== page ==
God said and did things in the world in Jesus Christ.  Then through special witnesses (the apostles) God sent out a message to the world that consisted of
                (1) A recounting of what Jesus said and did – His miracles, His teachings, and most importantly, His death and resurrection and . . .
                (2) An explanation of what these things mean – that Jesus is not just a good teacher but the appointed king and judge of the final, the Christ;  that Jesus’ death was not merely a Roman execution, but was the appointed sacrifice for the sins of the world; and that Jesus resurrection means that He is still alive and will someday return, rid the world of the enemies of all that is right, and finalize God’s kingdom on the earth – a place and a time where what God wants will be what everyone wants.

God calls people to believe these things – and that means            
                (1)  Affirm that you believe them to be true and  
                (2)  Entrust yourself to the truth of those truths, i.e. live as though you believe they are real.

The choice to believe that way (and to continue believing and living that way) is faith.  And faith, evangelicals preach, is personal.  Neither your parents nor godparents nor your minister can believe on your behalf.  Every person, every soul, must personally make that choice to believe.

The Bible doesn’t use the personal terminology – personal faith, personal Savior, personal relationship with God.  Evangelicals added it to distinguish the saving faith of genuine individual commitment to Christ from empty lip-service to nominal religion.  And I believe that is correct.

But once the terminology of the “personal” was introduced, it seems it took on a life of its own.  People imported other aspects of the meaning of personal into their view of their relationship to God.  They started to think of their personal relationship with their personal Savior to be no different from their personal relationships with any of their personal friends.  It's personal and private -- just you and Jesus, and the cluster of experiences and interactions and feelings between you.

Since a personal relationship with friends means personal interaction with them, that, it is assumed, must be what a relationship with Jesus is.  He walks with you and talks with you along life’s narrow way.  You talk and He talks back.  You bare your heart and He bares His.  Some believe they hear Jesus’ voice responding when they pray – either in their heads or in dreams or visions – though most evangelicals I know believe it is more subtle – that Jesus talks mysteriously, almost indescribably, through your feelings, “in your heart”.  You just sort of sense in your gut that Jesus is communicating to you.  You feel good about certain thoughts or ideas that suddenly enter unbidden into your head.  You have a feeling of peace about certain ideas.  You just sort of know it’s not your imagination or your own feelings, that it’s Jesus communicating through the Holy Spirit.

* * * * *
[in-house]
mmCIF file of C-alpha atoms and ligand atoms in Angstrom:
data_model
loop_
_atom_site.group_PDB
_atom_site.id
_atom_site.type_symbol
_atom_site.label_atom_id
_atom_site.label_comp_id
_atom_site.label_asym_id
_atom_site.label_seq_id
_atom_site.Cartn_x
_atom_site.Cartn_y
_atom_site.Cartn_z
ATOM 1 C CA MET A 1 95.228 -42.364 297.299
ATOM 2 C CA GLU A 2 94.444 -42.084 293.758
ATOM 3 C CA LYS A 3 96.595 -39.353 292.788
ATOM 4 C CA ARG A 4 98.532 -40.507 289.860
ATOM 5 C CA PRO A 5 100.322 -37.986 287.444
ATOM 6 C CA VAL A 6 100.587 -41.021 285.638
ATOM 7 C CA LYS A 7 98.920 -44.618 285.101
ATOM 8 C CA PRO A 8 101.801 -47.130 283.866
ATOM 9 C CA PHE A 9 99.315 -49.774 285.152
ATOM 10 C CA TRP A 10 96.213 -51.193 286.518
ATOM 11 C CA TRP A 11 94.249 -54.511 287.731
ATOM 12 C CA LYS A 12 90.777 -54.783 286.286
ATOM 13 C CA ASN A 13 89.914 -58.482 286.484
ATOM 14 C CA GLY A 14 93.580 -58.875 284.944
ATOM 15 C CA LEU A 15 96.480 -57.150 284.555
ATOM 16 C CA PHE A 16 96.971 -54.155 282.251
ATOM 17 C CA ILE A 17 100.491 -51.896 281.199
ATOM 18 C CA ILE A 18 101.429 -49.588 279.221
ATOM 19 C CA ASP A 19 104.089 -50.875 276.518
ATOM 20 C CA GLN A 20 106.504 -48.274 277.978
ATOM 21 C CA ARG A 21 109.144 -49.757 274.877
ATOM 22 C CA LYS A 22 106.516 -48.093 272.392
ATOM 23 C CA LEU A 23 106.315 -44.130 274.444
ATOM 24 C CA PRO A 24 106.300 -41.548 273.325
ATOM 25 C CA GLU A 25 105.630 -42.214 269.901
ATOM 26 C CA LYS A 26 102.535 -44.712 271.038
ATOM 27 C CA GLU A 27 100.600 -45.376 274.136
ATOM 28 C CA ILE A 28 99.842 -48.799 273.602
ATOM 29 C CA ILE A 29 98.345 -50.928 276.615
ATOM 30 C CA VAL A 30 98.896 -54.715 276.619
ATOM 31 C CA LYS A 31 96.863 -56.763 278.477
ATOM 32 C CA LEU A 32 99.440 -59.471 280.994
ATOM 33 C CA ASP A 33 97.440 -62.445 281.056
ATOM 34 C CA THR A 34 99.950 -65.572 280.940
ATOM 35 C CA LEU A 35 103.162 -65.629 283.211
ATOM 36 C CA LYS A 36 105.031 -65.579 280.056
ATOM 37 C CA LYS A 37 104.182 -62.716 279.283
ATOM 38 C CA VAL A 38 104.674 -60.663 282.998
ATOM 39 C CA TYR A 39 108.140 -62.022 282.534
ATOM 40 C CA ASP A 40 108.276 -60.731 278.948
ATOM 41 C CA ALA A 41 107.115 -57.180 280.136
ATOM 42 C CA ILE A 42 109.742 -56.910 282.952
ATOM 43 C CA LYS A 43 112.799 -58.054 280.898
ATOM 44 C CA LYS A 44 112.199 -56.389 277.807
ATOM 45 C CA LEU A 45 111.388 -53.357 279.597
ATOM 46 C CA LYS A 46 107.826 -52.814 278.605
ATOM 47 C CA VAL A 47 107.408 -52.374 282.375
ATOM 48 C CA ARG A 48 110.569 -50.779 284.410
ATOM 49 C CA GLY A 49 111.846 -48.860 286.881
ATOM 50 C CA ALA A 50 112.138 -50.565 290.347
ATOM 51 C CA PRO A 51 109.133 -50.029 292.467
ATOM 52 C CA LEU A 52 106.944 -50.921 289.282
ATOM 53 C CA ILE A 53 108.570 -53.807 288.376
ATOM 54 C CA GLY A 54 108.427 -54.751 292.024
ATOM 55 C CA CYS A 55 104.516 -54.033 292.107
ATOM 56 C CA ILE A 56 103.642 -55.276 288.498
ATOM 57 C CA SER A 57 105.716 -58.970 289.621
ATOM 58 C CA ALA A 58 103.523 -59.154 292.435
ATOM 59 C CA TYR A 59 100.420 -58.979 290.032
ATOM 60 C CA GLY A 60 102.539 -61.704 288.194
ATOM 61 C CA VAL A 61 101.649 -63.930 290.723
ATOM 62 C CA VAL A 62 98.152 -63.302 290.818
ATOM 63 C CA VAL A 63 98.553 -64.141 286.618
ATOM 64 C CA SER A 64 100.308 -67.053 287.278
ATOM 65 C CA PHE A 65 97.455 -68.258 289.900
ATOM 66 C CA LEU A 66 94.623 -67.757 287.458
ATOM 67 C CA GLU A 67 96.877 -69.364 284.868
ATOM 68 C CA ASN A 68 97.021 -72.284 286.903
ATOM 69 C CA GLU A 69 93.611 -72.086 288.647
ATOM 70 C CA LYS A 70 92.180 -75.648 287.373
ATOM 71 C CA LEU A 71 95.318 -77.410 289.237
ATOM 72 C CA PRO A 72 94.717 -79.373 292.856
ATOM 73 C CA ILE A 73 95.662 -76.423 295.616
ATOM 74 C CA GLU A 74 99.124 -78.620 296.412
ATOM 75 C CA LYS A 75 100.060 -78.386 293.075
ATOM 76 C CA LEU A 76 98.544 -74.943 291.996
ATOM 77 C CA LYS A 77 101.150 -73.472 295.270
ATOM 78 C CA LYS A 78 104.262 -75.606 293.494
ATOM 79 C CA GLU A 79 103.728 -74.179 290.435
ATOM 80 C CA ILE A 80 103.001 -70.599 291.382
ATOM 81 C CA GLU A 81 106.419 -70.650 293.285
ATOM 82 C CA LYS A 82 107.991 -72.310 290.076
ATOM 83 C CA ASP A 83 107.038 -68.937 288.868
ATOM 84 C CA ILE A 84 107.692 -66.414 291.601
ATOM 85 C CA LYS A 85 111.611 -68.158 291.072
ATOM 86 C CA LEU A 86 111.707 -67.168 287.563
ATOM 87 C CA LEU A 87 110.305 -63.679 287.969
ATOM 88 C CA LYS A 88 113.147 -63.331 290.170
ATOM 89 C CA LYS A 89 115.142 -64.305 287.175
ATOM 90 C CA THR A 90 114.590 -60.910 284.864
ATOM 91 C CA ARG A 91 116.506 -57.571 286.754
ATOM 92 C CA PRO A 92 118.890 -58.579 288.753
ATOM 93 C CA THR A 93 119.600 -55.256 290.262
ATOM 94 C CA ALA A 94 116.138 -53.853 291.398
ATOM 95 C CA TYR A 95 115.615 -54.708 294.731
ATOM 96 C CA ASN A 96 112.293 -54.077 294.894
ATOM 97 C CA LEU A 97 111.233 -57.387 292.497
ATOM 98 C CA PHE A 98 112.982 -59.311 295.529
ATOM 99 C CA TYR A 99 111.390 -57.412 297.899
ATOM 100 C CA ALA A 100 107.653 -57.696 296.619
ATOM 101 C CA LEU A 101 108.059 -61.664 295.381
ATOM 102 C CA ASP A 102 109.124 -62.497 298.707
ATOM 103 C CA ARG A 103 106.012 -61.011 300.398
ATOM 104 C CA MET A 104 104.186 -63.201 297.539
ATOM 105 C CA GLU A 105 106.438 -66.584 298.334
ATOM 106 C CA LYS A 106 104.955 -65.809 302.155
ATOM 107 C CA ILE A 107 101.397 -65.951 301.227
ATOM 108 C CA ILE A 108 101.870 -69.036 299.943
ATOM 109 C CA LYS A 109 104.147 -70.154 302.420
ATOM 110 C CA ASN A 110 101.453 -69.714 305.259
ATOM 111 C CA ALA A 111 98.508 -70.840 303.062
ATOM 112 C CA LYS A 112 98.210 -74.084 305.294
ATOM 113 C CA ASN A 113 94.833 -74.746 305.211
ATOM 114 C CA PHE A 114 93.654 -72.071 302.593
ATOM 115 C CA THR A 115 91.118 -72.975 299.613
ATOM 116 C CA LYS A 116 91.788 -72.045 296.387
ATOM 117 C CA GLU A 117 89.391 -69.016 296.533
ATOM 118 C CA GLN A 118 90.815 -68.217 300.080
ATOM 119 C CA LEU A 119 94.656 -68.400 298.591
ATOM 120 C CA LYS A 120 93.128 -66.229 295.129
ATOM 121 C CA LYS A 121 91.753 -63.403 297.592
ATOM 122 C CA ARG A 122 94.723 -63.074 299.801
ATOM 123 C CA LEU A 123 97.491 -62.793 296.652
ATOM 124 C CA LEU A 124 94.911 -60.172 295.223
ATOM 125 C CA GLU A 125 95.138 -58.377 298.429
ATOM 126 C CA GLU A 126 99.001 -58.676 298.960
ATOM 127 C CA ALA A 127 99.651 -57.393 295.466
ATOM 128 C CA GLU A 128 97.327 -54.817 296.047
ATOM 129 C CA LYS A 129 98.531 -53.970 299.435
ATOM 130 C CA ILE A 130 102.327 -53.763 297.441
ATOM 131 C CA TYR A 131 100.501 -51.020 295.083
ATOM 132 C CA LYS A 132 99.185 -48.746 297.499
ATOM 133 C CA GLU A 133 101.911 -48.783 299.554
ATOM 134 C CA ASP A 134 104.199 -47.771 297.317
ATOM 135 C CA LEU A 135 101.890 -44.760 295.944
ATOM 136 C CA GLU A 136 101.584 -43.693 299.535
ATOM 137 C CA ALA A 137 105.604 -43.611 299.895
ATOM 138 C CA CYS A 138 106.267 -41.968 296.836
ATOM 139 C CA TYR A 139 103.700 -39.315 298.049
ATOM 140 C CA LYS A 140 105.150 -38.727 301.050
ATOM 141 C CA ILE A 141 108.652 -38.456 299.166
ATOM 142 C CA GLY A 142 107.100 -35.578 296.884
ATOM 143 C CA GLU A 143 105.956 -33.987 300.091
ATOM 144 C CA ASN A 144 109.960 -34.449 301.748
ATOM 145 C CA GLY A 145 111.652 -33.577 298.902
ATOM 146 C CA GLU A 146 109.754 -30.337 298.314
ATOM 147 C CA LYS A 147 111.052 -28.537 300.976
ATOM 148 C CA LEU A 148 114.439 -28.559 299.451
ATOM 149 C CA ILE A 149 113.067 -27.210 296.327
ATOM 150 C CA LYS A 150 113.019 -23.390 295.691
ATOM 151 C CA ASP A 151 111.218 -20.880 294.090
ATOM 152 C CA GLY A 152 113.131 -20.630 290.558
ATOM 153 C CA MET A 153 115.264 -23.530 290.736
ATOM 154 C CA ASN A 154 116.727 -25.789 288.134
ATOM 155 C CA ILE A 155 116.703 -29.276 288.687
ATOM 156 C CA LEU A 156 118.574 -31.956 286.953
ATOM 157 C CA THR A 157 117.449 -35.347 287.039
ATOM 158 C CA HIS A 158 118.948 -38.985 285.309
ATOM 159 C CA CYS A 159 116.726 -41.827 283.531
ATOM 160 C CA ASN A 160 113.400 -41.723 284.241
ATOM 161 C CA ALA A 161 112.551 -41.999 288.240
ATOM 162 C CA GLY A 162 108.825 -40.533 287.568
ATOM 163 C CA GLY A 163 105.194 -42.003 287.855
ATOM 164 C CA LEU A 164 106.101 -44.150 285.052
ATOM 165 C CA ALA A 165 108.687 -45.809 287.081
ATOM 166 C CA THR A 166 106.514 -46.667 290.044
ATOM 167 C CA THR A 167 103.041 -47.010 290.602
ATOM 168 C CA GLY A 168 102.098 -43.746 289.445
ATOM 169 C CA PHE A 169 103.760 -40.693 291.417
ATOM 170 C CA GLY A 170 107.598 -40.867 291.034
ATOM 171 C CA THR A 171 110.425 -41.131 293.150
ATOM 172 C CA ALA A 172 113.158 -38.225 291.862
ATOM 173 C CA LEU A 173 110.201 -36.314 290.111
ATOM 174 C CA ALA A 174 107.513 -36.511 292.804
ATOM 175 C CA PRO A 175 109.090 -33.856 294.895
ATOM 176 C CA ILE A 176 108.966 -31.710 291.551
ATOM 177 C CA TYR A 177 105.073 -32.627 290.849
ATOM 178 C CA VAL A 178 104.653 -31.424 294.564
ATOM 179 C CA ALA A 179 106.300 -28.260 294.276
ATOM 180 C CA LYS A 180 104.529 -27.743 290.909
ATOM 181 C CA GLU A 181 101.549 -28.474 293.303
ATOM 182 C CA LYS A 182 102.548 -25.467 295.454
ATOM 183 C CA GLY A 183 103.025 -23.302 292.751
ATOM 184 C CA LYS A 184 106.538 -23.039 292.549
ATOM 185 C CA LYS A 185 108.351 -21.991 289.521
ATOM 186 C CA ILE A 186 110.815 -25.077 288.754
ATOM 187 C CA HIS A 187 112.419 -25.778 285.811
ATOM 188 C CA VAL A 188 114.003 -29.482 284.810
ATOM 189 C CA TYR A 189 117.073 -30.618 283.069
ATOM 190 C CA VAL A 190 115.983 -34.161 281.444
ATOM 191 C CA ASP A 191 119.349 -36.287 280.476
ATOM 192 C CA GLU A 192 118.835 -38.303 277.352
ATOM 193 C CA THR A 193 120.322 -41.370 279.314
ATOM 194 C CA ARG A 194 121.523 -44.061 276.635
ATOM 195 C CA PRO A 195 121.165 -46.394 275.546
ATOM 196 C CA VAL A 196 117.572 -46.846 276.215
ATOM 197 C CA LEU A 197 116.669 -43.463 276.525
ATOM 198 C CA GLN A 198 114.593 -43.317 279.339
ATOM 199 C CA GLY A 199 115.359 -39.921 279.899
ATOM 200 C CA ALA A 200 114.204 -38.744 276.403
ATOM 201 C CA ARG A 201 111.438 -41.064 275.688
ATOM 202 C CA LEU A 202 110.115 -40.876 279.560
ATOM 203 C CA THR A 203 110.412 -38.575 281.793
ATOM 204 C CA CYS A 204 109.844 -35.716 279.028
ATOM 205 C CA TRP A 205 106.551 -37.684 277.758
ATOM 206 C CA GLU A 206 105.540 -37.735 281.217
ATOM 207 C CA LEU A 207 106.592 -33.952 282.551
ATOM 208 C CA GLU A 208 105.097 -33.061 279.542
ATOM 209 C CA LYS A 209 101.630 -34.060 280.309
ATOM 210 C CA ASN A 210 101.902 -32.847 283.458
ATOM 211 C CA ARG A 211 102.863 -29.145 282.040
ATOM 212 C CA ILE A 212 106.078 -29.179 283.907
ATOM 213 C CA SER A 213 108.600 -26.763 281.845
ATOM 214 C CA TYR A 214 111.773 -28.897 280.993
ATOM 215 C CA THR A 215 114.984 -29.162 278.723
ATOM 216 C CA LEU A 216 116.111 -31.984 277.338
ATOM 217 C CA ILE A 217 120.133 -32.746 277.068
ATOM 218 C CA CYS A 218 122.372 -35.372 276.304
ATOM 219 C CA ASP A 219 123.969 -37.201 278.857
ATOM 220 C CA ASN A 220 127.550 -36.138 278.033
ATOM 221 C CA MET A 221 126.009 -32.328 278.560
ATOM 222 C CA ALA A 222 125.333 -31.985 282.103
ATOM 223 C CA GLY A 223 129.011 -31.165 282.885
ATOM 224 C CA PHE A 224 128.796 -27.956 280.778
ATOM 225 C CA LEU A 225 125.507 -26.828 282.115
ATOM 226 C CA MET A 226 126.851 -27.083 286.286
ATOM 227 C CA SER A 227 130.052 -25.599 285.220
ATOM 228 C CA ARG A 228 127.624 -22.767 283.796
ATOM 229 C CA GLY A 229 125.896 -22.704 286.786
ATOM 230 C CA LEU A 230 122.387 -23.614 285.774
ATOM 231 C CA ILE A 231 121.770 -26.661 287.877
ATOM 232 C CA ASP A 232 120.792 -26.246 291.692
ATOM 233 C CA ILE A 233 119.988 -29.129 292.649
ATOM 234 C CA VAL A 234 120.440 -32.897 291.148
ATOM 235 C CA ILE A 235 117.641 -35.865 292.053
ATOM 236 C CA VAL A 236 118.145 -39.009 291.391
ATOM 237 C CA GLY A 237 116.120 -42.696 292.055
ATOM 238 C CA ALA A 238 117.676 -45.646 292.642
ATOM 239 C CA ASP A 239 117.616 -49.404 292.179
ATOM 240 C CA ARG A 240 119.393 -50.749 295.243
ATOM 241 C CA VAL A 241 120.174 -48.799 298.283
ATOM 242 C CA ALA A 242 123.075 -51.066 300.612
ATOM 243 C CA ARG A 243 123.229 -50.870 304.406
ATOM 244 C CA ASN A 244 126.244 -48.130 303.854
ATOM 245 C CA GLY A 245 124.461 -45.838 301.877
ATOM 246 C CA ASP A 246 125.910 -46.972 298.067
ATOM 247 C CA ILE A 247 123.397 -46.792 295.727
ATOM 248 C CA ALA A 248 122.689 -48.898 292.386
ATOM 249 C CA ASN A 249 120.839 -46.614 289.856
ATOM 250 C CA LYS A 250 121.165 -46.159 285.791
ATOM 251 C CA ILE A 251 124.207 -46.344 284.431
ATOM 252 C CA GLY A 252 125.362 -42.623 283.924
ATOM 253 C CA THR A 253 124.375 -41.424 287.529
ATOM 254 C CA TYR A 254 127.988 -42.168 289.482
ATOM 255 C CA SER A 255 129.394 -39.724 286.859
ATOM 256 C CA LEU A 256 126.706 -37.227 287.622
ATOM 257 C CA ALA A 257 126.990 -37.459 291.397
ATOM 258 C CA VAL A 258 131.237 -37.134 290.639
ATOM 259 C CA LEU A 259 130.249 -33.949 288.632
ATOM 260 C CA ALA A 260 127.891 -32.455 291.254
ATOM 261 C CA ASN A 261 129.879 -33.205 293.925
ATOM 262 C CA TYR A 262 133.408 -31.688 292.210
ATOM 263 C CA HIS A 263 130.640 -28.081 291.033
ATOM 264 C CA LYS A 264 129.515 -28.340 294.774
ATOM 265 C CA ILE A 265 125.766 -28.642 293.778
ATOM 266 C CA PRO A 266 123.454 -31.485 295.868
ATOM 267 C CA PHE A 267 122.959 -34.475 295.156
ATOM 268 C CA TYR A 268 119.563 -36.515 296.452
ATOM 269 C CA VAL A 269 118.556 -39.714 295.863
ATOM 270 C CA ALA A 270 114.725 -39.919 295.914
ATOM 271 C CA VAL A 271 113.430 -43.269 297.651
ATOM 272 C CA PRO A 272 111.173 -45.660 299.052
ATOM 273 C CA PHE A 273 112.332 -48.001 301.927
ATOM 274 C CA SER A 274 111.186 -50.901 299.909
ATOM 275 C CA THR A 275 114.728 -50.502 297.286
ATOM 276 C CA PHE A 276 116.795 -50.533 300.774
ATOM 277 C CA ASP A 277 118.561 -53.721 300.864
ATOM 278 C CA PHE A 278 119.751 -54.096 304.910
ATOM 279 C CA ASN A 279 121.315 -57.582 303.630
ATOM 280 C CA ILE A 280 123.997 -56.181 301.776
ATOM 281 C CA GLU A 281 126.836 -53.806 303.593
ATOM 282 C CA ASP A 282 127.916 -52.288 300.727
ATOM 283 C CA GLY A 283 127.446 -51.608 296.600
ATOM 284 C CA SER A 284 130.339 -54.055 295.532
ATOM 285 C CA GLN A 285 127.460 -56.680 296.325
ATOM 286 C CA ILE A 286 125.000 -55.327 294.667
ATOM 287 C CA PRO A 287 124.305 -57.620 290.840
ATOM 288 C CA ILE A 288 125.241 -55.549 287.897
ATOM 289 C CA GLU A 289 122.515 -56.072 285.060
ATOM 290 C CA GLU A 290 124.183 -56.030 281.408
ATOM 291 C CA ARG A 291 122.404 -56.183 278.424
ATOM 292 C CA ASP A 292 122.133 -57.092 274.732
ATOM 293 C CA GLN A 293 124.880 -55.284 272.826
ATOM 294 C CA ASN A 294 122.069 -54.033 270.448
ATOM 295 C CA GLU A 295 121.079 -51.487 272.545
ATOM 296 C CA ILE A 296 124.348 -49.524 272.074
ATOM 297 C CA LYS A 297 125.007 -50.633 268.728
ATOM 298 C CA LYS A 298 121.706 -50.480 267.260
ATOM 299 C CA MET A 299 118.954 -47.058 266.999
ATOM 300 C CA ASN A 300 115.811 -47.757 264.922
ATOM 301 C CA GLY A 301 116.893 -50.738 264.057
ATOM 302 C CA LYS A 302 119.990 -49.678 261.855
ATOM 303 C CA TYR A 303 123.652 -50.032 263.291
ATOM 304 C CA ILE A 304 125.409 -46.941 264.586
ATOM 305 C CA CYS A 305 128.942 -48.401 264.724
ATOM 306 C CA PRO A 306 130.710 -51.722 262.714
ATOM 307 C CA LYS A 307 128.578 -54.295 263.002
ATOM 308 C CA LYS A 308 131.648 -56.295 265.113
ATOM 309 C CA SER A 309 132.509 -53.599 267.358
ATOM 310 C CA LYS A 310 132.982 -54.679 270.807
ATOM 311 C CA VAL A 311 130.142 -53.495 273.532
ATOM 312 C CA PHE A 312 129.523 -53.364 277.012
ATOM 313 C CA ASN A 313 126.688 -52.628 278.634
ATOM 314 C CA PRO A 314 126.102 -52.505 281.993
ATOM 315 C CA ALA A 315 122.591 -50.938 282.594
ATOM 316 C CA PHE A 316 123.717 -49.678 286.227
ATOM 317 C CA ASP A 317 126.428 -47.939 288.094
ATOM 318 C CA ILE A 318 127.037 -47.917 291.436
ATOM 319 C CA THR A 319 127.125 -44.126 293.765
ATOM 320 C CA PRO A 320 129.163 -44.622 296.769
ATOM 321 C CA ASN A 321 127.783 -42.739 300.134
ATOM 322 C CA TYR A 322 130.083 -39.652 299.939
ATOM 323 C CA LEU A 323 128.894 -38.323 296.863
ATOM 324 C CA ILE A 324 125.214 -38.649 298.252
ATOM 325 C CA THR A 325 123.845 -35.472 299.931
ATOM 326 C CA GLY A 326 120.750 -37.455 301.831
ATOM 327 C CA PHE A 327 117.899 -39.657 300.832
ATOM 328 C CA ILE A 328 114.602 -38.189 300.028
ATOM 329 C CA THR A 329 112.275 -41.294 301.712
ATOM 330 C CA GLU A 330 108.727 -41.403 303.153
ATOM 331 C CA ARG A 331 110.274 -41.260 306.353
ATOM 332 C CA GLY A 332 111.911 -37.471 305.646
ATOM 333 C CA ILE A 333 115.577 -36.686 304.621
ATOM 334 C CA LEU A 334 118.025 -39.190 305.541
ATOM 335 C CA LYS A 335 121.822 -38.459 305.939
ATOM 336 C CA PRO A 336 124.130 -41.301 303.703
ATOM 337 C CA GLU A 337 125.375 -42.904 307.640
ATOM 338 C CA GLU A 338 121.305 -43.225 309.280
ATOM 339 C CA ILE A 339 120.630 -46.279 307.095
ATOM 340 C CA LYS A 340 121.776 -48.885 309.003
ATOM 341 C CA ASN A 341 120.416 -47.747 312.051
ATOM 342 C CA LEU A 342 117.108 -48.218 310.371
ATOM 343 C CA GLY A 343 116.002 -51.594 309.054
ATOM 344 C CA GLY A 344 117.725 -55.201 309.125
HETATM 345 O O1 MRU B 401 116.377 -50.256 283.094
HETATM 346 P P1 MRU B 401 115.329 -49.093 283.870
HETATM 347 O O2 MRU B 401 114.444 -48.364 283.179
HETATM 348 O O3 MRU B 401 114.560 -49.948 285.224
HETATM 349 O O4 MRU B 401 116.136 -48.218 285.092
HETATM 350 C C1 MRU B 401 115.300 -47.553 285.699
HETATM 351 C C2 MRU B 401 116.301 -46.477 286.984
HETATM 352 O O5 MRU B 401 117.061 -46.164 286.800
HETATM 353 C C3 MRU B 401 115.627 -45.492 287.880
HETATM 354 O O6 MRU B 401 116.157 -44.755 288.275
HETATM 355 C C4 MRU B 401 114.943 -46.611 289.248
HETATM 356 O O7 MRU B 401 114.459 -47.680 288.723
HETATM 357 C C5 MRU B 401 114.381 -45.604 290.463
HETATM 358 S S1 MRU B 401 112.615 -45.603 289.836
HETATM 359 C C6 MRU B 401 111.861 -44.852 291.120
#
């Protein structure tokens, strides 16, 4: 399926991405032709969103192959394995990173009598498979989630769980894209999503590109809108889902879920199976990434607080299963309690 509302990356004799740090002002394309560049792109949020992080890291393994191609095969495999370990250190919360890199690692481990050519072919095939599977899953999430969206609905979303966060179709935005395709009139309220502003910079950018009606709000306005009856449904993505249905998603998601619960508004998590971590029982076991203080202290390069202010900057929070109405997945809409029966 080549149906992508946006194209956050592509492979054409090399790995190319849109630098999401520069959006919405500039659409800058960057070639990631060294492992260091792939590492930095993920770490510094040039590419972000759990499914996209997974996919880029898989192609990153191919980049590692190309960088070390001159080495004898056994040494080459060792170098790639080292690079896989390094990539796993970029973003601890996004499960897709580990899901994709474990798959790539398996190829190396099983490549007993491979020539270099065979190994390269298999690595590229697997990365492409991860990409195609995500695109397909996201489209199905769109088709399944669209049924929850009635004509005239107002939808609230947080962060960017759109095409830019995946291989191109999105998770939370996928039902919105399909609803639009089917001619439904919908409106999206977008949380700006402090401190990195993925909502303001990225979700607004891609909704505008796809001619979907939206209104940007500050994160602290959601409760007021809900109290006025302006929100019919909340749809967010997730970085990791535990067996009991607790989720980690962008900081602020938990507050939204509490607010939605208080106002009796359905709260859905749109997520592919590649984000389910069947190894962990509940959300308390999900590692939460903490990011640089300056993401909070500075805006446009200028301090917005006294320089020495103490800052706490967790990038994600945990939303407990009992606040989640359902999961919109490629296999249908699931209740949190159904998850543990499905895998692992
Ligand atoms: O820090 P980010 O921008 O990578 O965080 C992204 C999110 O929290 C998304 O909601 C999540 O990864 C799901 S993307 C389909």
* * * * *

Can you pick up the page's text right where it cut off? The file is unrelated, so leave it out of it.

You can just sense His presence -- usually described as a comfortable feeling of warm acceptance, the feeling that removes fear, that God is near, that you are not alone, that you feel loved and cared for.  You just feel that Jesus is there with you and for you in a very tangible way.  You just . . . know.  Many evangelicals talk about these feelings as being intimate with Jesus.  The more regularly you experience them, the more often you feel them, the more intimate you are with God.  Sometimes this intimacy is even spoken of in romantic or sexual terms – being held close, being hugged, being embraced.  Having this kind of intimacy is seen by many evangelicals as the pinnacle of spiritual maturity.  Having these feelings and sensations and experiences is what it means to know God.

I’m almost out of space – so let me sum up my thoughts on this.  I accept that faith is a personal choice.  But regarding a relationship to Jesus being "personal" in the sense that I've described here -- that has not been my experience, nor is it, as far as I can tell, the way Scripture characterizes a believer’s walk with God.

But more about that  next time . . .